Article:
Today, CNBC reported that HSBC upgraded Lyft (LYFT) and Uber (UBER) stocks to “buy” ratings from “hold” ratings. Before we look at the HSBC’s rationale, let’s see how both these stocks have been trading since their IPOs this year.
Uber and Lyft stocks: Regulatory concerns overwhelm
The stock performances of ride-hailing companies Uber (UBER) and Lyft (LYFT) have been marred by several factors lately. The primary concern is their paths to profitability. The most recent issue that has troubled these companies is the bill passed by the California Senate. This bill, known as the Assembly Bill 5 (or AB5), will make it difficult for these companies to classify their drivers as independent contractors.
California law and ride-hailing businesses
This new bill will come down hard on the business models of companies such as Uber and Lyft. If these companies were forced to classify their drivers as employees rather than independent contractors, the impact could be devastating. However, Uber has tried to downplay the effect of this bill. According to CNN, a top Uber executive said, “Because we’ll continue to be responsive to what the vast majority of drivers tell us they want most — flexibility — drivers will not be automatically reclassified as employees, even after January of next year.”
Reclassifying drivers as employees could be potentially devastating for Uber and Lyft
If they have to classify the drivers as employees, they’ll have to provide the workers with minimum wage, paid time off, sick leave, and overtime. As reported by Quartz, Barclays estimates “that reclassifying workers could cost Uber and Lyft an additional $3,625 per driver in California.” Uber, Lyft, and DoorDash have pledged $90 million to overturn AB5. As per CNBC, these companies are also ready to provide drivers with additional benefits if they don’t have to reclassify them as employees.
Uber’s and Lyft’s losses since their IPOs
Regulatory concerns and well as profitability uncertainty have led Uber and Lyft to shed a significant value since their respective IPOs. Uber stock has dropped 26% from its IPO price of $45. Lyft, on the other hand, is down about 36% from its IPO price of $72. The major slowdown in their stock prices started after their second-quarter results. Lyft’s second-quarter results were better than Uber’s. Both companies, however, saw losses.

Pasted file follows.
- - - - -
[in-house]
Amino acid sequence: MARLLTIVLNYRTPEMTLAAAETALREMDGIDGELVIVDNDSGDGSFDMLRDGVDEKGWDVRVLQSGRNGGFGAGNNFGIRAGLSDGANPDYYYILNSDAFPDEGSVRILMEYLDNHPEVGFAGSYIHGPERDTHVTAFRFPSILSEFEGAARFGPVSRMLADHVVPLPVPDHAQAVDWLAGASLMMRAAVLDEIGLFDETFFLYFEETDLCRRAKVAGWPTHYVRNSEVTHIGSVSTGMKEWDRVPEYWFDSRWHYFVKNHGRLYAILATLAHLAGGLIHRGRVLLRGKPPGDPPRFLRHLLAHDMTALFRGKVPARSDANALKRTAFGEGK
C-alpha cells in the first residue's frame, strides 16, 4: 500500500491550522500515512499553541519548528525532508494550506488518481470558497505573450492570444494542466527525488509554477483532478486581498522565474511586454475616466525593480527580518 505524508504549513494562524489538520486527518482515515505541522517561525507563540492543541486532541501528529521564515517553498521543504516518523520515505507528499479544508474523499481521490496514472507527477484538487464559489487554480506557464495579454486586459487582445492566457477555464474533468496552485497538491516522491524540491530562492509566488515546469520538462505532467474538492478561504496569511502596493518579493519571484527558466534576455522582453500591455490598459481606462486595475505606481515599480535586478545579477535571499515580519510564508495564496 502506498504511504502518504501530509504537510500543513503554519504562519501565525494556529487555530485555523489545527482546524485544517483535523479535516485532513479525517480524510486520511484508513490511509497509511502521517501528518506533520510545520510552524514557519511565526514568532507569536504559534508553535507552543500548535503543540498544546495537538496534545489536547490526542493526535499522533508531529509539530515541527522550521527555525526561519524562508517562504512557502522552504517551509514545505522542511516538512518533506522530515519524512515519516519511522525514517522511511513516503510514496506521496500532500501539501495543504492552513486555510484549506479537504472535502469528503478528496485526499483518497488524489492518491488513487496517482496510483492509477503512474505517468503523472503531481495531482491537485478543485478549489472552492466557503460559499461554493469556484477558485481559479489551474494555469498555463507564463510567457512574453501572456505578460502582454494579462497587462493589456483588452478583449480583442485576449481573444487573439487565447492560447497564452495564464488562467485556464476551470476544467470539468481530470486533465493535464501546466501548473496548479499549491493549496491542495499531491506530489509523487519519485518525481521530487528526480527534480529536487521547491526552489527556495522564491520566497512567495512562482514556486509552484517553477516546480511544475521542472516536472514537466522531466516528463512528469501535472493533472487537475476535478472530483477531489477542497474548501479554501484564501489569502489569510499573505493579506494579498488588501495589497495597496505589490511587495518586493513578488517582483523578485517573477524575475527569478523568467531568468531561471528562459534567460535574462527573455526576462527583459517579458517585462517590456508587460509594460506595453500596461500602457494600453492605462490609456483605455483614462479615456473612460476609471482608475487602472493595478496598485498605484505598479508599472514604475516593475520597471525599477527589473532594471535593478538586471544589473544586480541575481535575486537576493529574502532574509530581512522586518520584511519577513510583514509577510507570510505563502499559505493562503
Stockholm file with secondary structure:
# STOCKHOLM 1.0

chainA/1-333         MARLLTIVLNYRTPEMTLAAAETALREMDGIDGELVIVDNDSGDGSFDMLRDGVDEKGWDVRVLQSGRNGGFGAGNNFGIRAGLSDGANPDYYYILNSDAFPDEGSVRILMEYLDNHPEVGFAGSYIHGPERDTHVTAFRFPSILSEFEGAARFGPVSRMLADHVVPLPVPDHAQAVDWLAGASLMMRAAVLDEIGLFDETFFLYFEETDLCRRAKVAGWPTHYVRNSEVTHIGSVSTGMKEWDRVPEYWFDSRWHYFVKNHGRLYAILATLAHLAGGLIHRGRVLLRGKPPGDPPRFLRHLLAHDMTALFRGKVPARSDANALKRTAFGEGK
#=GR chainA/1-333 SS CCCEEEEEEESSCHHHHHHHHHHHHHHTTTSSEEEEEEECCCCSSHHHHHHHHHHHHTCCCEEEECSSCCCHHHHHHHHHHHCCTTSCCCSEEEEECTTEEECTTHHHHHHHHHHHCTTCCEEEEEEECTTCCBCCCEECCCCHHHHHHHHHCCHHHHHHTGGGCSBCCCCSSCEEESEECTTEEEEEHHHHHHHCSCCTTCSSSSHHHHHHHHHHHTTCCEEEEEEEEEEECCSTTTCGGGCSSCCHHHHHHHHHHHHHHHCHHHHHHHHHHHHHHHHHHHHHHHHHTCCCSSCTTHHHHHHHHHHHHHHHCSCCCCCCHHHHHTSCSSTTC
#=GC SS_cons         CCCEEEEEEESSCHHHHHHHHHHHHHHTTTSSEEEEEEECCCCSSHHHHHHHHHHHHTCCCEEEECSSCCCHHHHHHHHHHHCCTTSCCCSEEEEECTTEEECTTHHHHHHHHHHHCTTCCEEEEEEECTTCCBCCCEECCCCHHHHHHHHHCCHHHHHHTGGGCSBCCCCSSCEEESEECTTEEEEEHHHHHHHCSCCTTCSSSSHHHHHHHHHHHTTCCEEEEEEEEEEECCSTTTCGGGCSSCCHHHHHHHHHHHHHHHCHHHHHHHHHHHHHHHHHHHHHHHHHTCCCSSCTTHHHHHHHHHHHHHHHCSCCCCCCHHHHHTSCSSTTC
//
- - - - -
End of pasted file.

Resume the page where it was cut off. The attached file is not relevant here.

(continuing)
Analysts’ takes on Uber and Lyft
Many investors may be wondering if LYFT and UBER have bottomed out yet. Many analysts have provided their takes on the matter. Deutsche Bank initiated coverage on Lyft on September 5 with a “buy” recommendation and a target price of $70. The bank believes that Lyft’s stock is close to bottoming out. On August 26, Guggenheim also upgraded Lyft from “neutral” to “buy,” as its analysts believe that Lyft could become EBITDA-positive by 2021. They previously expected this break-even level by 2023.
As reported by Barron’s on August 27, Raymond James believes that Uber stock is looking cheaper as its economics improve. Uber is cutting costs aggressively in 2019 to return to profitability. On September 10, Uber announced another round of layoffs, wherein it let about 8% of its total workforce go.
HSBC upgrades Lyft and Uber stocks to “buys”
The most recent analyst rating for Uber and Lyft came from HSBC today. As reported by CNBC, HSBC upgraded both stocks to “buy” from “hold.” CNBC quoted HSBC analyst Masha Kahn as saying, “We think regulatory concerns are priced in, whilst we continue to see a lot of optionality around product improvements for both Uber and Lyft.” HSBC, however, followed up its “buy” recommendations on these stocks with target price cuts.
The reduced target prices are most likely due to the stocks’ recent sell-offs. The bank lowered the target price for Lyft from $67 to $62, which implies an upside of about 35%. HSBC also lowered its target price for Uber from $49 to $44. The new target price implies an upside of about 32% from yesterday’s closing price.
HSBC’s positive stance on these two stocks is the result of its view that the ride-sharing and food delivery businesses can become profitable for both companies, as per CNBC. HSBC also highlighted “higher regulatory risks and a lower longer-term growth outlook for their Rides businesses” as possible headwinds, according to CNBC.
Kahn sees Uber eats as a free call option for Uber investors
Market Watch cited Kahn as saying that Uber investors were essentially getting a “free” call option in Uber’s Uber Eats business. However, she’s also concerned about Uber’s upcoming lockup expiration period. Kahn thinks it could be an “overhang” for Uber stock, according to Market Watch. Investors should note that Lyft’s lockup period ended on August 19. After its stock saw a small sell-off, the lockup period expiration hangover for Lyft is over. For Uber, however, the hangover remains, as its lockup period ends on November 6.